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Mayor Provides Zoning Relief To Homeowners Rebuilding After Sandy

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Mayor Michael Bloomberg issued an executive order Thursday allowing homeowners in flood-prone areas looking to safely rebuild after Hurricane Sandy to construct buildings that are taller than pre-existing city height restrictions. NY1's Courtney Gross filed the following report.

Gerald Friederwitzer comes back every day to visit what's left of his beachfront house. It's a house he is planning to rebuild.

"What happens, God forbid, if something happens again?" he said. "I know, I have to build my house on pilings."

Now he can, legally. As promised, Mayor Michael Bloomberg signed an executive order on Thursday allowing homeowners rebuilding after Hurricane Sandy to build higher.

"What we've done with the executive order is to increase the height limit, because if you've got to build your house up five feet, we're going to give you more feet for your roof," Bloomberg said. "Nobody expects you to cut the roof off."

Bloomberg also set a new minimum. Severely damaged homes or new construction will have to build one foot above their current flood elevation levels.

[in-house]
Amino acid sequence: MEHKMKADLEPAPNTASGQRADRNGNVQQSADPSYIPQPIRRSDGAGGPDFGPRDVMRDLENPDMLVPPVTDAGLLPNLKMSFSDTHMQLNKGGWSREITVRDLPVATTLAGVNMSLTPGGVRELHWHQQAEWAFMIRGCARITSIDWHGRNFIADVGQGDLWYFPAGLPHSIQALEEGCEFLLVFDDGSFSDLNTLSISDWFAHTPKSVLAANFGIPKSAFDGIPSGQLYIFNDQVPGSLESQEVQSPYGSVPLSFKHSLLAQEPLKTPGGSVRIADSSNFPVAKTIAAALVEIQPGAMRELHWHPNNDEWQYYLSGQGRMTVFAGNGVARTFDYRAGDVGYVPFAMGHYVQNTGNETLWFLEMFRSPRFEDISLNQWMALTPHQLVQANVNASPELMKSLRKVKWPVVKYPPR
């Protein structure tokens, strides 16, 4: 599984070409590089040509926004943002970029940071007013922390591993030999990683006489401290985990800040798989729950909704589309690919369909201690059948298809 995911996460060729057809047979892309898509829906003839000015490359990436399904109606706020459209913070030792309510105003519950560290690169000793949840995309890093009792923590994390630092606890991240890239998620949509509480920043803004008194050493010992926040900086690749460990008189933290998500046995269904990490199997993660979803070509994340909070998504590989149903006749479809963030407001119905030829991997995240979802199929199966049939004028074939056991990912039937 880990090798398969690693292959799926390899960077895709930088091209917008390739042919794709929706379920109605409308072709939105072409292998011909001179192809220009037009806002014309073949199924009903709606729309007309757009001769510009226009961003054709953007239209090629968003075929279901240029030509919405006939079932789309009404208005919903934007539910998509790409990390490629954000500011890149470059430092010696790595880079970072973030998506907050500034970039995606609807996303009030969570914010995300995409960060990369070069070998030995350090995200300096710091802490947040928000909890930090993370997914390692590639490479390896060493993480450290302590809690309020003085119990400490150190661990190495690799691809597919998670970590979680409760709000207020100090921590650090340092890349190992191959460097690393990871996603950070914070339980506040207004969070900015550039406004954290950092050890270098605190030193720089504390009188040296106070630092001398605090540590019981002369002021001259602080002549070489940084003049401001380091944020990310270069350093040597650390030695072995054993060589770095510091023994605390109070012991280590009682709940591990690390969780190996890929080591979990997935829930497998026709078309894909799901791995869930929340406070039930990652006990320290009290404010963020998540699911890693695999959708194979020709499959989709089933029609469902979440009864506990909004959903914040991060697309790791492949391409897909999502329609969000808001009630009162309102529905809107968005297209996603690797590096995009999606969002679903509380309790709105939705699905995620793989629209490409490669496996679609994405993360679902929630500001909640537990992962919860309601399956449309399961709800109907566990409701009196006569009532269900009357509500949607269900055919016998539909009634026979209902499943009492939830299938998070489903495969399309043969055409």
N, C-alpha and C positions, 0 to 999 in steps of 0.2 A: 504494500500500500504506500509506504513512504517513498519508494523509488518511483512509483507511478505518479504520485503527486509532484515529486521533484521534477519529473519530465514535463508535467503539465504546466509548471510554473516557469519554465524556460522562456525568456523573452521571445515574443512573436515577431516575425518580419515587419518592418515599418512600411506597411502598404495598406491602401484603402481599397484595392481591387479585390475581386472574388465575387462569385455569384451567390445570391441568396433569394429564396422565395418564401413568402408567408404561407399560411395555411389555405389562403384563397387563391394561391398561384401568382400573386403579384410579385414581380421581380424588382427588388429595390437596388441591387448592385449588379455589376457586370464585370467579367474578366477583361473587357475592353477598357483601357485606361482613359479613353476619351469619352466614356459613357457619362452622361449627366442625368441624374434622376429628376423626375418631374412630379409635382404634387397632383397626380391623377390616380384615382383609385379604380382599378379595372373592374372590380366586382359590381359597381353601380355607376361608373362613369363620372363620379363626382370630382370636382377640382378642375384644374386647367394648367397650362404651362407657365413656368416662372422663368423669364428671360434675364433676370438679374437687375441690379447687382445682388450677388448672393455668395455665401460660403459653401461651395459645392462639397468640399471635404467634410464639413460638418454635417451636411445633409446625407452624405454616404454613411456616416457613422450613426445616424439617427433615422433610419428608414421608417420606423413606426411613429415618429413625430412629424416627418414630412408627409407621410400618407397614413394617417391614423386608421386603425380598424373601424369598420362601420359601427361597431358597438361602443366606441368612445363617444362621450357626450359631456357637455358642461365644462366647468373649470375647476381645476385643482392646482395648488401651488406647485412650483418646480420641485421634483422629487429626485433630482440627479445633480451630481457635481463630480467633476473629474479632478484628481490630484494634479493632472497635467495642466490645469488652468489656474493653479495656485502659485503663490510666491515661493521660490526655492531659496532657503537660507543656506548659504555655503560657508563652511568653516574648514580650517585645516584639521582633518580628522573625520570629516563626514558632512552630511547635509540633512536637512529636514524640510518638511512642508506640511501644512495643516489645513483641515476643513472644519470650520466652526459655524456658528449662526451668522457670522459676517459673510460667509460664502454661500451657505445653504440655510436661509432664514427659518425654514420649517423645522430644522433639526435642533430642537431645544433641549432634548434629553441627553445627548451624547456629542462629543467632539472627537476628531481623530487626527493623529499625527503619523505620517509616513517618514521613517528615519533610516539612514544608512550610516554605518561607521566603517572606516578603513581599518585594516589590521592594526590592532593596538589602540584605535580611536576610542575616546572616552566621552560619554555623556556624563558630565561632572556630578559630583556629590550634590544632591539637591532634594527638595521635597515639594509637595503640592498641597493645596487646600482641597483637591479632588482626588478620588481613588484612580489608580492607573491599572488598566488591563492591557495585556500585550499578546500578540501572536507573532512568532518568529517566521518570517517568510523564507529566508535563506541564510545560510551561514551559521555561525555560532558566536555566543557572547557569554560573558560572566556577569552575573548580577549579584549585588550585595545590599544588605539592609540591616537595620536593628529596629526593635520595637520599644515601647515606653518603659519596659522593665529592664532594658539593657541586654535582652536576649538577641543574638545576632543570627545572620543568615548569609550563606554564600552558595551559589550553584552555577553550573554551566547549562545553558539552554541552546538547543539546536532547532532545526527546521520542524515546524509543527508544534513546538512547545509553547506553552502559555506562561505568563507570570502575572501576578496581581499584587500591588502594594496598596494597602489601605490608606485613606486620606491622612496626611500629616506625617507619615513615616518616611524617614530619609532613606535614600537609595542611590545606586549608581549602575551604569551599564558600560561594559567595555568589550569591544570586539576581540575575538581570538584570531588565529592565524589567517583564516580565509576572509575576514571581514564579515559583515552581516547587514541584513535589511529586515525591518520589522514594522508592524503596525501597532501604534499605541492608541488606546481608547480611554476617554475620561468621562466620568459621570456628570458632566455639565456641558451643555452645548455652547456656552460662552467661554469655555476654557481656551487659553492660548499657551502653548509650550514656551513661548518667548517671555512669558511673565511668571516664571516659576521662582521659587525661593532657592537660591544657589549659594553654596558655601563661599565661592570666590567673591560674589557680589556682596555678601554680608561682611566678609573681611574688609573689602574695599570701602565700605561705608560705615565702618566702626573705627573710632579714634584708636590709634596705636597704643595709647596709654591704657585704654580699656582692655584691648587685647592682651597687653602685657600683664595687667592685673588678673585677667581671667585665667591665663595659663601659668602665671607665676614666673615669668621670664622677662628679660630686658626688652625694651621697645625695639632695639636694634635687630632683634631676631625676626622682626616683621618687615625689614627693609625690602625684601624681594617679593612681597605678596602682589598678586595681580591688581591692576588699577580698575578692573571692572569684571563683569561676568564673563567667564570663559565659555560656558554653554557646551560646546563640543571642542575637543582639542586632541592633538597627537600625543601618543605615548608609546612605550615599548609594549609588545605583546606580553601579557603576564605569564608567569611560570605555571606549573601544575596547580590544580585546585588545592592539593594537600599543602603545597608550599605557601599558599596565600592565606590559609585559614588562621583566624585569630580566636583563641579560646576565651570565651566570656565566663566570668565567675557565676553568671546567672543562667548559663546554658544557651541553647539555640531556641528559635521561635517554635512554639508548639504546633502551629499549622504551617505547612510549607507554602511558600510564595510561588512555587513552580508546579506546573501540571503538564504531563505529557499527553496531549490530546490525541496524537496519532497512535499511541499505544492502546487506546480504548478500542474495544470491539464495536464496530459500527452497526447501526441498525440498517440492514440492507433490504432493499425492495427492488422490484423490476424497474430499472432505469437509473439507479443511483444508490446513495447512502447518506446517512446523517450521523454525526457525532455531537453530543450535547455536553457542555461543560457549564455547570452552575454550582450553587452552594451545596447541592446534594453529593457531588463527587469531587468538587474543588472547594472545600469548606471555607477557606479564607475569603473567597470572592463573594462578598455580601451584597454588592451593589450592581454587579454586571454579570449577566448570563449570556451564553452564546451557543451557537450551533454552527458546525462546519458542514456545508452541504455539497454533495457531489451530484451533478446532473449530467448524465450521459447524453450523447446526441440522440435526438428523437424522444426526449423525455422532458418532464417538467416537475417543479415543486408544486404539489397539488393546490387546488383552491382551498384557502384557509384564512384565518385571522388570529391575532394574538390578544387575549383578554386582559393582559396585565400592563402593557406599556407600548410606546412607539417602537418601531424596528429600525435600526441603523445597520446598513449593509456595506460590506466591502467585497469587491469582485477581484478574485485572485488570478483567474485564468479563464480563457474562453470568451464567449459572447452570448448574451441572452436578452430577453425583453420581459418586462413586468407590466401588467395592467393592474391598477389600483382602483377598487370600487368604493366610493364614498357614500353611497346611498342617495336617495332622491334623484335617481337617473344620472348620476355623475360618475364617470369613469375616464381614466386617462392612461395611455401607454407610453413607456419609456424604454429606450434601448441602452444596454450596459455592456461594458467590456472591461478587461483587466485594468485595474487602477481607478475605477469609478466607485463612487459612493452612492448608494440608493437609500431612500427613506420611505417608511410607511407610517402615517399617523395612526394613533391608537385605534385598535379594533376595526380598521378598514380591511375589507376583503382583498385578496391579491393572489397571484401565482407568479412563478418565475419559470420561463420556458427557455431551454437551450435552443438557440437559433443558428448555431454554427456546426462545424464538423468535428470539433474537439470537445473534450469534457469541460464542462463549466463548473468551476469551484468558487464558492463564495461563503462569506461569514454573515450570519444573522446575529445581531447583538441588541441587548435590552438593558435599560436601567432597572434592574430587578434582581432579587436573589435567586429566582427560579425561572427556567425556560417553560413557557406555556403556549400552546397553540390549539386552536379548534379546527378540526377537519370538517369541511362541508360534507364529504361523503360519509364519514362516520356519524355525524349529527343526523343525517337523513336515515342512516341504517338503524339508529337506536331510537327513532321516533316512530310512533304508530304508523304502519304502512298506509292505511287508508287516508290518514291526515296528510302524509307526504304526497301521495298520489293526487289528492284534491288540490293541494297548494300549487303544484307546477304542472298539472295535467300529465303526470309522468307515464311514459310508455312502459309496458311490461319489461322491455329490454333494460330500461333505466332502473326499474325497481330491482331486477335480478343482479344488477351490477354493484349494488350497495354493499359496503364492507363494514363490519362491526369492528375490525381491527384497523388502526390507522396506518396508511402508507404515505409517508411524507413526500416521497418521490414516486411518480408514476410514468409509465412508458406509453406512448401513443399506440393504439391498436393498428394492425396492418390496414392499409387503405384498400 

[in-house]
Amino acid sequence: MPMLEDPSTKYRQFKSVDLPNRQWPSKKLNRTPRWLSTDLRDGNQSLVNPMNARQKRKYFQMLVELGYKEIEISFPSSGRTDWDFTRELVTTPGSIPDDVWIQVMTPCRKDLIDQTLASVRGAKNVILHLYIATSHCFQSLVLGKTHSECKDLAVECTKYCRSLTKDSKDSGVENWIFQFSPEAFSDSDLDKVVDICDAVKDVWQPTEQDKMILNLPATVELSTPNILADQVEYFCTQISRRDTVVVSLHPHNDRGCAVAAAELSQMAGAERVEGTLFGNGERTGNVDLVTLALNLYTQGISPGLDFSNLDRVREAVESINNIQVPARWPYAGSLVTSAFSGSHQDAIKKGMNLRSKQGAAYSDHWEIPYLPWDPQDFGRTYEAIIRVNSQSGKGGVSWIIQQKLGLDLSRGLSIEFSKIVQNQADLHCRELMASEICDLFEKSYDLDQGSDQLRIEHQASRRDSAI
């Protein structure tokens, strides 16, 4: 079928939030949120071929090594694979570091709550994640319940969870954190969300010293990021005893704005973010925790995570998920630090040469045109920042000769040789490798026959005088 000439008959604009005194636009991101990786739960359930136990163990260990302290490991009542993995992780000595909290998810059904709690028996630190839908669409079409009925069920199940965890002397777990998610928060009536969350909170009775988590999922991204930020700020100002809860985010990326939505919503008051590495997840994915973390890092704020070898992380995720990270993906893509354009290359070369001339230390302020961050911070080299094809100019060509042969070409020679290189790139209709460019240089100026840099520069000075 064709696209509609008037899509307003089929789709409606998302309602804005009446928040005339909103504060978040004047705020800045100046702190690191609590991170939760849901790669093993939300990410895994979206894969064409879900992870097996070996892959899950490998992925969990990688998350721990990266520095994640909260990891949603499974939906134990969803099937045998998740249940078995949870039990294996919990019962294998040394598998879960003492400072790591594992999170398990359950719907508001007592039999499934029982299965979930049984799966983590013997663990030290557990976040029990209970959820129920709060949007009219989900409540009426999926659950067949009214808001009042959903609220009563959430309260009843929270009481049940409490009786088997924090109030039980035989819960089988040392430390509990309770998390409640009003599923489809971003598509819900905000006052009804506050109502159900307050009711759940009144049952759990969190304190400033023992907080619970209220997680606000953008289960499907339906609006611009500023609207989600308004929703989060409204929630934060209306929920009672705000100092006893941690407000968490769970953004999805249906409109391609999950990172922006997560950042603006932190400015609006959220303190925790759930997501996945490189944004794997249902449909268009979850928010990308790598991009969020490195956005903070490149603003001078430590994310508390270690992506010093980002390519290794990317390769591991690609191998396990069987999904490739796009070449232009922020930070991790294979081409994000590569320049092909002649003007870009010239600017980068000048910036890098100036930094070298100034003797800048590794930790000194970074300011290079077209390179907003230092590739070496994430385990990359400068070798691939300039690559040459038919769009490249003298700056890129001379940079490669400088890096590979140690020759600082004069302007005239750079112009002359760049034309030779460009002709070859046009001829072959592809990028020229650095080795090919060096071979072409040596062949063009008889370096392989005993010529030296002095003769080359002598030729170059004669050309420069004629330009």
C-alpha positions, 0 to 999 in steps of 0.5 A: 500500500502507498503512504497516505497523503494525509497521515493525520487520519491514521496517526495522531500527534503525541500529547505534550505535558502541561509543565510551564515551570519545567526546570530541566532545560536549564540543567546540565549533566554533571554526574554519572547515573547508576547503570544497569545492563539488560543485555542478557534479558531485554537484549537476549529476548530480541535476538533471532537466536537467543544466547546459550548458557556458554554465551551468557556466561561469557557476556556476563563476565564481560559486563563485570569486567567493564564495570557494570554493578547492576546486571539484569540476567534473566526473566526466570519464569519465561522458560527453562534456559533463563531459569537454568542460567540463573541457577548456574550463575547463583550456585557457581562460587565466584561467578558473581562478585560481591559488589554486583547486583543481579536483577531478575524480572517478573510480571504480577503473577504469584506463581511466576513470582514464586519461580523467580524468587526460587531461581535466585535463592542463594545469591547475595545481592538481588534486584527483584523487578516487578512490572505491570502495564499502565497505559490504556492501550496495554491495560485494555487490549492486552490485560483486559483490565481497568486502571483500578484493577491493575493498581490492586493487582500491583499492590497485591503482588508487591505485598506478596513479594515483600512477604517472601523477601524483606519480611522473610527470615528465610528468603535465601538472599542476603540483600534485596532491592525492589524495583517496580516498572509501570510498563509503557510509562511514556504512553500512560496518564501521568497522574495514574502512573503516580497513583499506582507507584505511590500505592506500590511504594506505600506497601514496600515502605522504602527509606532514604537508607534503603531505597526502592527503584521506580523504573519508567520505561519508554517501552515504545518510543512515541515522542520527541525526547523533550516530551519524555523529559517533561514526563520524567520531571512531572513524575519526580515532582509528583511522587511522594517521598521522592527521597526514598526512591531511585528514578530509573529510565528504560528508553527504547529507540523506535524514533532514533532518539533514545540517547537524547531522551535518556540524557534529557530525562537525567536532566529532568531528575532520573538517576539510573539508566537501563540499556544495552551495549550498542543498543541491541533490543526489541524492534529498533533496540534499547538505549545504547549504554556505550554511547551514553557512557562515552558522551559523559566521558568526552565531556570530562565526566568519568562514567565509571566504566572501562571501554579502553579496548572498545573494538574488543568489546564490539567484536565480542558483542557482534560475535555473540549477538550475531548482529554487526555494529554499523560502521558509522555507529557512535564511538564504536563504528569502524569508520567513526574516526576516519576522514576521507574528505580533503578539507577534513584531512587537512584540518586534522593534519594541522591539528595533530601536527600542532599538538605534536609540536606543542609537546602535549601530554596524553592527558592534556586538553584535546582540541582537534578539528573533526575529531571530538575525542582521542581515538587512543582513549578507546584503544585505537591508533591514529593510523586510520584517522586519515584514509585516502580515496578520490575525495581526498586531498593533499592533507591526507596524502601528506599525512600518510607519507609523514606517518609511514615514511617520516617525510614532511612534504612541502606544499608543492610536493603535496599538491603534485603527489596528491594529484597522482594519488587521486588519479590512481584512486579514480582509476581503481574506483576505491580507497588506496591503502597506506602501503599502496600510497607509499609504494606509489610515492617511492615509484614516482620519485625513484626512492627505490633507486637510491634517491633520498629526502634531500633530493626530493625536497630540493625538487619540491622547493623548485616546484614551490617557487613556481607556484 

The moves come after the Federal Emergency Management Agency released new maps earlier this week that expand the city's flood zones.

Flood zones now stretch inland, adding thousands of homes in areas soaked by Hurricane Sandy.

"The risk for those homeowners of what the new maps show, which is increased flooding risk is there. It's real," said Deputy Mayor Cas Holloway. "People need to start thinking about how they are going to deal with it."

People like Friederwitzer.

"Even if he didn't want me to do it, I definitely would do it, because I wouldn't want it to happen again," he said.

The question for homeowners continues to be how much it will all cost. Even if building higher is smaller, they wonder if they should cut their losses and walk away.

"I just don't know how financially feasible it is for people who lost everything to then have to come up with more money to raise a home so high," said Kathleen Tomassetti, a Belle Harbor resident.

To the mayor, taking the homes up a foot or two is worth the cost.

"Is it going to make it more expensive? Yes," he said. "On the other hand, it's going to protect you."

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